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In July, North Carolina lawmakers expanded the state’s “move over law” to include electric utility vehicles restoring power on the sides of roadways. The “move over law” requires motorists to slow down and cautiously approach emergency vehicles with flashing lights, moving over one lane when possible.
Beginning in December, the law will encompass electric utility vehicles that are stopped, with amber lights flashing, on roadway shoulders. The expanded law protects electric utility workers as they work to maintain power lines or restore power in local communities and along North Carolina’s highways.
“Cooperative line crews work in difficult situations and weather conditions to make sure we all receive safe and reliable power,” said Robert W. Leavitt Jr., CEO of Brunswick Electric Membership Corporation (BEMC). “Strong storms like some that moved through our state this year can send trees and limbs crashing to the ground, bringing power lines with them. Although the law does not take effect until Dec. 1, residents are encouraged to begin the practice of moving over and slowing down if they see an electric utility vehicle. This will help protect the safety of not only the workers, but also the drivers.”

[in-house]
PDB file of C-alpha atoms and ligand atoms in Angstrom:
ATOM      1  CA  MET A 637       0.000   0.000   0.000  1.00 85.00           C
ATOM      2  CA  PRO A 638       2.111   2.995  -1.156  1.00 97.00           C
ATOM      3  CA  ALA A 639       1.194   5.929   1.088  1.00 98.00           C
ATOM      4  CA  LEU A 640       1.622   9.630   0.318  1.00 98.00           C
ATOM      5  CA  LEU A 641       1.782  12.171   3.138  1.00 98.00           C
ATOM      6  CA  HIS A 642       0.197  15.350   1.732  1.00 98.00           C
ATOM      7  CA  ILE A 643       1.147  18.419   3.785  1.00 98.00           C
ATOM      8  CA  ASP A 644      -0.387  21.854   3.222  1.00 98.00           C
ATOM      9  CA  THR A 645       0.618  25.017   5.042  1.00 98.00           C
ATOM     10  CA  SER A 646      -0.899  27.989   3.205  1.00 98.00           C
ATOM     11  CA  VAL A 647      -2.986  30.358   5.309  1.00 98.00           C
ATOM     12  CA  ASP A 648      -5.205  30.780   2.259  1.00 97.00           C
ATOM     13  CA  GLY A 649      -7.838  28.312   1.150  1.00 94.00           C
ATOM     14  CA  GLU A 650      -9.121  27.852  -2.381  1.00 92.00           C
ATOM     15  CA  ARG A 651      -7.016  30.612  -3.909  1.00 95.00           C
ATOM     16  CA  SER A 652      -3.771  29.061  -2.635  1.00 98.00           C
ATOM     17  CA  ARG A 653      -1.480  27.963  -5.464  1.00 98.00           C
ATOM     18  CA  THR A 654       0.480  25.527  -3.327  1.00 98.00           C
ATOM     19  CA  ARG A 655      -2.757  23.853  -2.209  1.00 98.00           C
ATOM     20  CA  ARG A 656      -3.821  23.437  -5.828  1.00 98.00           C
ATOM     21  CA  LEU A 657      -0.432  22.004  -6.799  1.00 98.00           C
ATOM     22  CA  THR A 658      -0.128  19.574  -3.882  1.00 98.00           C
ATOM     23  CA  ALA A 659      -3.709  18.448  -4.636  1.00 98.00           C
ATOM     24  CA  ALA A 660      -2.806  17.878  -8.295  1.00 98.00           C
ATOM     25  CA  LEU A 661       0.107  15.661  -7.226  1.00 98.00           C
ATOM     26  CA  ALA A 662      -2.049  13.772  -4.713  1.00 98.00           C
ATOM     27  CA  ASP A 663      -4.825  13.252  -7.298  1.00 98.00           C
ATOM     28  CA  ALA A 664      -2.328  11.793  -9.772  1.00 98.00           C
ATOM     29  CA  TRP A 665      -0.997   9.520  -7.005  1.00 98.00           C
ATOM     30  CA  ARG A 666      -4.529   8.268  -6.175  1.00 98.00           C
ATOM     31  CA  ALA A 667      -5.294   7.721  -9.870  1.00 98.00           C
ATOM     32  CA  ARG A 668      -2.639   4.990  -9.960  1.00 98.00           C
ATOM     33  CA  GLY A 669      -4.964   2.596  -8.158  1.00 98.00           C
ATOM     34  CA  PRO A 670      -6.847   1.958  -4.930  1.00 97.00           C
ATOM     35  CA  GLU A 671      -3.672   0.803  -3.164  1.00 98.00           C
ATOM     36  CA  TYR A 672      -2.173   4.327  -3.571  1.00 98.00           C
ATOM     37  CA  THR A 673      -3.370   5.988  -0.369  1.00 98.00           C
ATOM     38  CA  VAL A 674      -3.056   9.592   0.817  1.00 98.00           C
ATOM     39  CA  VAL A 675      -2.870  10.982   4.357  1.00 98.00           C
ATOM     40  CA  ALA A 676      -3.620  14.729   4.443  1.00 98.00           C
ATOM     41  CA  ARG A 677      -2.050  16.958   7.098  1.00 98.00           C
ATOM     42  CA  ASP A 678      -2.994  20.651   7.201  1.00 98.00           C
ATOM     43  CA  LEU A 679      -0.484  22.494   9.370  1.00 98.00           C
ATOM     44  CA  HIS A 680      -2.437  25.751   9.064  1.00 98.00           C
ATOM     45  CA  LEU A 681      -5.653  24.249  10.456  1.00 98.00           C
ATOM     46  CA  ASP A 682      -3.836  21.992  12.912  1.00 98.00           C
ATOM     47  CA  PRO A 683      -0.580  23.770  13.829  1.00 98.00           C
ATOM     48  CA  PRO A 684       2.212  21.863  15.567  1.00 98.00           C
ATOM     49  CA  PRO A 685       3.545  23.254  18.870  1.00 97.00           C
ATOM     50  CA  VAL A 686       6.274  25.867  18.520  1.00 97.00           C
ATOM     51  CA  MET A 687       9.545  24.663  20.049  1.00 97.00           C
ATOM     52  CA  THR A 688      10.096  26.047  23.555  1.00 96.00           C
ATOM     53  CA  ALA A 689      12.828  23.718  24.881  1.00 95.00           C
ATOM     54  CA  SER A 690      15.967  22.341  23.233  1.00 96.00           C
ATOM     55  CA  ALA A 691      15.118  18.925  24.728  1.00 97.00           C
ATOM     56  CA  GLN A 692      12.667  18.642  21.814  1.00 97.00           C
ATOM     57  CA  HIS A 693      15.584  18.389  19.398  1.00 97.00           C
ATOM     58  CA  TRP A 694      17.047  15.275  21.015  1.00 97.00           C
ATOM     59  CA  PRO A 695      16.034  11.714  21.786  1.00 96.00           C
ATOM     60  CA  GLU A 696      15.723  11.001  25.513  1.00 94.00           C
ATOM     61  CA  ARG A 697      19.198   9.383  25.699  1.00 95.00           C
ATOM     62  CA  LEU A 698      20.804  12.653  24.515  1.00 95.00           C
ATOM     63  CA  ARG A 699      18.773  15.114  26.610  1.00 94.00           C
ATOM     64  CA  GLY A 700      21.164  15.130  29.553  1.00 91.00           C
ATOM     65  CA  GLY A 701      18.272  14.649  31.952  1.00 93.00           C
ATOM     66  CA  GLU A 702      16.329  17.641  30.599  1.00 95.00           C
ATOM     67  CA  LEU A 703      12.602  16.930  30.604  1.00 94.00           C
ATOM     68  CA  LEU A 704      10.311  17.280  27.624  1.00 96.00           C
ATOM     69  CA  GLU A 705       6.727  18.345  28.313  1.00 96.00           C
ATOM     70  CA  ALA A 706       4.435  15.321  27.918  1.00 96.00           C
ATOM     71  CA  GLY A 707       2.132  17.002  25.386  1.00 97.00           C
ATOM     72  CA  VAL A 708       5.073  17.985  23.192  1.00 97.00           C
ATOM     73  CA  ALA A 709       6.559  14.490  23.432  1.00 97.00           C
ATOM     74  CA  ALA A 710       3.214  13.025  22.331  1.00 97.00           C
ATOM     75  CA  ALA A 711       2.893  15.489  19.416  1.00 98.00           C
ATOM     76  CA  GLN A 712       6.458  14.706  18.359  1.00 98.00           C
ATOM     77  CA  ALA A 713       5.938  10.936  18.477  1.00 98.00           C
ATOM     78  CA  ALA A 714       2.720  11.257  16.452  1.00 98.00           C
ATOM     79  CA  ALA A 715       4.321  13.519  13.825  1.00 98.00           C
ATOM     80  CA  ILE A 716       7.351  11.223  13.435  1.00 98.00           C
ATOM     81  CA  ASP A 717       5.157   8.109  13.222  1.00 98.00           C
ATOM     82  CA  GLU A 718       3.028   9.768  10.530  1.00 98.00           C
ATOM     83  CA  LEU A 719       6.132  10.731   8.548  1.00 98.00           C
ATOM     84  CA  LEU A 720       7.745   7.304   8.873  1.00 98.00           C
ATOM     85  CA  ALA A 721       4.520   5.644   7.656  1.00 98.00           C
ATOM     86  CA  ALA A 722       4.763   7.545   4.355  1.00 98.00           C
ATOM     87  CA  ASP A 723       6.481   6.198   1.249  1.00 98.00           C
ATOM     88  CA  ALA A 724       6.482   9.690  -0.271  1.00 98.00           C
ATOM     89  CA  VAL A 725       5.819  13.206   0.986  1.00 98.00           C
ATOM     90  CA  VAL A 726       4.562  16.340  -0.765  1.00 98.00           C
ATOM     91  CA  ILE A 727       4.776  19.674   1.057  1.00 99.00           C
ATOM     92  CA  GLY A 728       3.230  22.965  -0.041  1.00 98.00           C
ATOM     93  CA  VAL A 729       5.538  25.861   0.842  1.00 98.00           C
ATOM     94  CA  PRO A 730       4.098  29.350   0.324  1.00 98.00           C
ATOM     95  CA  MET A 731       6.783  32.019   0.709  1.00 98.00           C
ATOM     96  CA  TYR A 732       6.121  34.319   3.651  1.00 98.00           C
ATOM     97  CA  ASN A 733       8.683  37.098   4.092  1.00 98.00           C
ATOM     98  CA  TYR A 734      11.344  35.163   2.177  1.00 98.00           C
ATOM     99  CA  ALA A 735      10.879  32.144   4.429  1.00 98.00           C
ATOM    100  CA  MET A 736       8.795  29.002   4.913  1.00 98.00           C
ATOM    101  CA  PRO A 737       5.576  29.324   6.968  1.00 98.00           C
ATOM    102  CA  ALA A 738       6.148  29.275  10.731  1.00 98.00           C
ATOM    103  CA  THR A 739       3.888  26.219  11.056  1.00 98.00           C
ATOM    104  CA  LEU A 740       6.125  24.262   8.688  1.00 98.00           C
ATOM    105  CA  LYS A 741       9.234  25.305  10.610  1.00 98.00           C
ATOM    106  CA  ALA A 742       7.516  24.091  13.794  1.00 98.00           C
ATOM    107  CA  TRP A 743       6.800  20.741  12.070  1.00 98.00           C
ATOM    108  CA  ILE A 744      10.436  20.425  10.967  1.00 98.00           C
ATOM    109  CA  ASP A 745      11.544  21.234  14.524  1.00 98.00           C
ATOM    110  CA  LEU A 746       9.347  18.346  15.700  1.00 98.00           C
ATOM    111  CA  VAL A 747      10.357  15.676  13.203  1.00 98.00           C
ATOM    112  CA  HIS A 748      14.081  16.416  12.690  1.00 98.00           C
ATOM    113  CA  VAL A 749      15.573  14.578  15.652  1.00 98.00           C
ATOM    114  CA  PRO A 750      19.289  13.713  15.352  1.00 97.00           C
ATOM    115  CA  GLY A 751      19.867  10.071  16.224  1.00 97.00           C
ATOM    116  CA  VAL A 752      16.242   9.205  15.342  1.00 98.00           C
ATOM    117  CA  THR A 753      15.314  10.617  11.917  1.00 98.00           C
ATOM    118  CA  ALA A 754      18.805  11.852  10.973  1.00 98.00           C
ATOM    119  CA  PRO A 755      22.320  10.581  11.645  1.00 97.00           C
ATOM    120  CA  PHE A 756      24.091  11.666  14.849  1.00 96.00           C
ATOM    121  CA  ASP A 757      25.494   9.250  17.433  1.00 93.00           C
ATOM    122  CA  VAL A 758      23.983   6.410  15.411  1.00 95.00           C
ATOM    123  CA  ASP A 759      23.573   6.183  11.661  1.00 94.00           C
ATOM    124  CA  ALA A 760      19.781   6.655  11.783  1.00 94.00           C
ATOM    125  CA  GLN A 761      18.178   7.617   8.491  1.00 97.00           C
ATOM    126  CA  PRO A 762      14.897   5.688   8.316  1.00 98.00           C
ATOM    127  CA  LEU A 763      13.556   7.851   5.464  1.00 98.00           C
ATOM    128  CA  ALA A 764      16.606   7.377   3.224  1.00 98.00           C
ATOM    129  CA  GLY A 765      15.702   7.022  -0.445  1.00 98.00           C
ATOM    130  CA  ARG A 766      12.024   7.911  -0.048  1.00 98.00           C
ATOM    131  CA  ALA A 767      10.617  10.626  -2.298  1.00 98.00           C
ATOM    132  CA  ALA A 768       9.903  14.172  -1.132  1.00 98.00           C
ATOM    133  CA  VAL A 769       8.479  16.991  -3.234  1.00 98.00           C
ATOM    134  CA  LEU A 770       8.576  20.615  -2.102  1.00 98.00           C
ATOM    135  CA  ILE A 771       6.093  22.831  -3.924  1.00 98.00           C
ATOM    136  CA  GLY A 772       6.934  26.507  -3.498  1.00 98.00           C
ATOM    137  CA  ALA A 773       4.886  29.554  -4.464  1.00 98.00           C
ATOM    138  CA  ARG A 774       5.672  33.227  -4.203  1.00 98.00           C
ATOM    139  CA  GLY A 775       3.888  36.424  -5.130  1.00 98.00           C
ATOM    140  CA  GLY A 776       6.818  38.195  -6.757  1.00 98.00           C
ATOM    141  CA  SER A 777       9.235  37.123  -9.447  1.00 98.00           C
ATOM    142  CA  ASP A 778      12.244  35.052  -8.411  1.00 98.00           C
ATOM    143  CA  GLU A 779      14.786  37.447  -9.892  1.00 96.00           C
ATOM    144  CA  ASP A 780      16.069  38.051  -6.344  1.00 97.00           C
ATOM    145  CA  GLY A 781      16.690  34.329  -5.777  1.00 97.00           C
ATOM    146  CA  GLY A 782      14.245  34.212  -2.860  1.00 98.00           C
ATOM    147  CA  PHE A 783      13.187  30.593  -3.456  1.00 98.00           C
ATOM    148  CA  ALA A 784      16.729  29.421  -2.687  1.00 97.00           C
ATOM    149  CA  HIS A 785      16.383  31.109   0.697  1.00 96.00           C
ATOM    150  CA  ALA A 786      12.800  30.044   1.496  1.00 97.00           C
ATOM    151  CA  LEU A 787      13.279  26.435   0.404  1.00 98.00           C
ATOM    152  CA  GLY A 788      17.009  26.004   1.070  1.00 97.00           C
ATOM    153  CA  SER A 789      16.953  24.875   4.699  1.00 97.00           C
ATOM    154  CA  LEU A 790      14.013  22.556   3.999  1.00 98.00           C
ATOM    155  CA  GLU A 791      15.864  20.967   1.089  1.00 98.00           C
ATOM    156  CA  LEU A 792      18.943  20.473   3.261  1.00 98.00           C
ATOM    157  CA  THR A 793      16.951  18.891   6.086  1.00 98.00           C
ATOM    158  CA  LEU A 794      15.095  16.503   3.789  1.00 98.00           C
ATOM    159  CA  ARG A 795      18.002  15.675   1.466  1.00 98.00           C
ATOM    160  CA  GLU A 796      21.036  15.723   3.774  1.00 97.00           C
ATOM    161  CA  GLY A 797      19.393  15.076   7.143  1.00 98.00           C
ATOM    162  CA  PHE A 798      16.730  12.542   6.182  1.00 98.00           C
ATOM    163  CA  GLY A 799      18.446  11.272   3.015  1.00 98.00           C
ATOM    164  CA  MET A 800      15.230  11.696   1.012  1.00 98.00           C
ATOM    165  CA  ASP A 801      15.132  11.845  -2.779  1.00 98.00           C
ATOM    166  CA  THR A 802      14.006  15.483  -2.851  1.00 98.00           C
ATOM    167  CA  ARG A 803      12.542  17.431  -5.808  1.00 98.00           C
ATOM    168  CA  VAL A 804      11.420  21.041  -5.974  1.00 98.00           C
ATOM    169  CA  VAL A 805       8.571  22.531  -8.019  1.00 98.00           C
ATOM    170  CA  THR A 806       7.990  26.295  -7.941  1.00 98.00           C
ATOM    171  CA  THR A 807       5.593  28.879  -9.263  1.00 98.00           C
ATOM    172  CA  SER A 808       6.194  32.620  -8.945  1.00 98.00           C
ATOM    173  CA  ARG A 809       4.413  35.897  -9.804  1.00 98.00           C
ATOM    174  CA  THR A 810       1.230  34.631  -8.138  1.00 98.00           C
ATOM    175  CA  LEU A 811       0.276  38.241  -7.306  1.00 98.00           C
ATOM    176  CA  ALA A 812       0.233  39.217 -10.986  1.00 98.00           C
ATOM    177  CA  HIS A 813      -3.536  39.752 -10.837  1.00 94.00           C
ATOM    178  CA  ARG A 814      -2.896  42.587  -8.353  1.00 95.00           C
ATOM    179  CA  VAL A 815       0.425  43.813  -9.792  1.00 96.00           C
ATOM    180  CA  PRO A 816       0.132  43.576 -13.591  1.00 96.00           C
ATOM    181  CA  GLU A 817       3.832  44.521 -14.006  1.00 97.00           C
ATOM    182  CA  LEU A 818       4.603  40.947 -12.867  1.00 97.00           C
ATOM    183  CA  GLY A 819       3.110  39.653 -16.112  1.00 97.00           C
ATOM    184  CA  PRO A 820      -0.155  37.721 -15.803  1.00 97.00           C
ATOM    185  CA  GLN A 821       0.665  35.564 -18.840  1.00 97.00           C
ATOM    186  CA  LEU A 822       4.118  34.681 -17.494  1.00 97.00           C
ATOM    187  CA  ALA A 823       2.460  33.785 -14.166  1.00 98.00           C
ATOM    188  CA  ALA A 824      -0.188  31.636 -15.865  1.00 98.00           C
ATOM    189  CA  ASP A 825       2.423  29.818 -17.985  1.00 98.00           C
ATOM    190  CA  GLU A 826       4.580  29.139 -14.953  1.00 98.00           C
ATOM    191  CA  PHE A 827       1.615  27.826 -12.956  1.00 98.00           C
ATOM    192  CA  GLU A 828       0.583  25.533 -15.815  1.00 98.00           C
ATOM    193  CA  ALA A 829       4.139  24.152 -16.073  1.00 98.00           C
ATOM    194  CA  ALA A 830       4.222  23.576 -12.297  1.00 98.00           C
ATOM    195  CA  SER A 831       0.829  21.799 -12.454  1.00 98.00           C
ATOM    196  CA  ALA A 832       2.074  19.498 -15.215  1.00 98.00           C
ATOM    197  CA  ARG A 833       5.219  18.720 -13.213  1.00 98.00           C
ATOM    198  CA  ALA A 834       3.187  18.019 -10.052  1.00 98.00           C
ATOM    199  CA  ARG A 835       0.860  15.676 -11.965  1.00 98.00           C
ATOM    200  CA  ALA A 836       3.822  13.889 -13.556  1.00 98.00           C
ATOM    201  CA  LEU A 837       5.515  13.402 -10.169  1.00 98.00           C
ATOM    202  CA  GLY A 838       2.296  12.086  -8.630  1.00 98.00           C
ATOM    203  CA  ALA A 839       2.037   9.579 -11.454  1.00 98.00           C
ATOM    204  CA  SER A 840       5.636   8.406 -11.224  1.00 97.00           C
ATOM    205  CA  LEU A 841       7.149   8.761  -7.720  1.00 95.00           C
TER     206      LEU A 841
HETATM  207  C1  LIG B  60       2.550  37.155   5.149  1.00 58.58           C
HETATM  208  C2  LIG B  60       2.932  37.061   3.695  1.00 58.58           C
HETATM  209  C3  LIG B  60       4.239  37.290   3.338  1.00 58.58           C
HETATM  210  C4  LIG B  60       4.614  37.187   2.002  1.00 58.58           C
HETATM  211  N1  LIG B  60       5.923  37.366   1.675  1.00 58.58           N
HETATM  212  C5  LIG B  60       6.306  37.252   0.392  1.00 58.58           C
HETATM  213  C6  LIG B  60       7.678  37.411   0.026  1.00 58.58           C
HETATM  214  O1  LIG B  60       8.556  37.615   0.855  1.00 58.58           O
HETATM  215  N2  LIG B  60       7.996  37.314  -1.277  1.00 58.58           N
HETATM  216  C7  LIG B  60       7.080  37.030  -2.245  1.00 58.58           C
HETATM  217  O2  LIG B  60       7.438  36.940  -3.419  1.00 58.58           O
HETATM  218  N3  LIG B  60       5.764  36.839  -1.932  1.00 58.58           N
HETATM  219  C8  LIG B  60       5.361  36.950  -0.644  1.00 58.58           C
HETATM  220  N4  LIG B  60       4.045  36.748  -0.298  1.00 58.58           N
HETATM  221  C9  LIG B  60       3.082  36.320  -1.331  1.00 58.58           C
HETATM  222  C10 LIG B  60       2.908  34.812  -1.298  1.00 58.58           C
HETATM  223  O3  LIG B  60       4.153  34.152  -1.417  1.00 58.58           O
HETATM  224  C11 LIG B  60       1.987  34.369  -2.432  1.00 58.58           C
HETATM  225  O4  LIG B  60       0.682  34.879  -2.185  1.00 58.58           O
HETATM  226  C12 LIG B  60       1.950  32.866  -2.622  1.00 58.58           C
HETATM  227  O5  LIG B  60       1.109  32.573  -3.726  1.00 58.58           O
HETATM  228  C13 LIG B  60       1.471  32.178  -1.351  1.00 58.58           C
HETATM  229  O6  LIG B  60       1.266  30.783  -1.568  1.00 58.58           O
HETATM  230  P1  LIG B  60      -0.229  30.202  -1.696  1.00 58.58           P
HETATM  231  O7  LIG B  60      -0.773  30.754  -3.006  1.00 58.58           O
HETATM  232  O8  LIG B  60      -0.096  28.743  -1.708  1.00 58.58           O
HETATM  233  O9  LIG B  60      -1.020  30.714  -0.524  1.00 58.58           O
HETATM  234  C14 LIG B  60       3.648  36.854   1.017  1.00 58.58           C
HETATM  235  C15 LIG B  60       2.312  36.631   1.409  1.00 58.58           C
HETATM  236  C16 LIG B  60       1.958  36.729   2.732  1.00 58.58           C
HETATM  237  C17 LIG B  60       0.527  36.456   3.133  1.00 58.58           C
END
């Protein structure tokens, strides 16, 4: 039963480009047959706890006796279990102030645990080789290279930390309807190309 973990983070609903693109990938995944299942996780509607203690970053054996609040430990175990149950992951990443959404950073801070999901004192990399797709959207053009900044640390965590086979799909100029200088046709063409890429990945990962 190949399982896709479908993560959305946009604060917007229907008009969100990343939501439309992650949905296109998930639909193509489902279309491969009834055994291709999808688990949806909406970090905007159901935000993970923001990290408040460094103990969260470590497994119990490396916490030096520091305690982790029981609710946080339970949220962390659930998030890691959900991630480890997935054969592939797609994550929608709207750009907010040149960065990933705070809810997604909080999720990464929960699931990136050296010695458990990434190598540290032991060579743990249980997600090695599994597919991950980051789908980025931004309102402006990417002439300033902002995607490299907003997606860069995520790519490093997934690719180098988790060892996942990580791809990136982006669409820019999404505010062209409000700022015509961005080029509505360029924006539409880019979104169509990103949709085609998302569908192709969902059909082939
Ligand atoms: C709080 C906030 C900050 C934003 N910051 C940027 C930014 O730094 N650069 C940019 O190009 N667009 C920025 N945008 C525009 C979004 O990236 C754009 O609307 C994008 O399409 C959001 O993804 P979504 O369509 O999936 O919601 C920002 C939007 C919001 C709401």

Gov. Bev Perdue signed the bill into law on July 21. The bill’s primary sponsor was Rep. Nelson Cole of Rockingham County. Violating the law can lead to a $500 fine when the law takes effect.
BEMC is a locally owned and operated not-for-profit corporation. It is the second largest electric cooperative in North Carolina, serving nearly 86,000 member locations in Brunswick, Columbus, Bladen and Robeson counties. It was recently ranked the 32nd largest of 855 electric co-ops in the nation.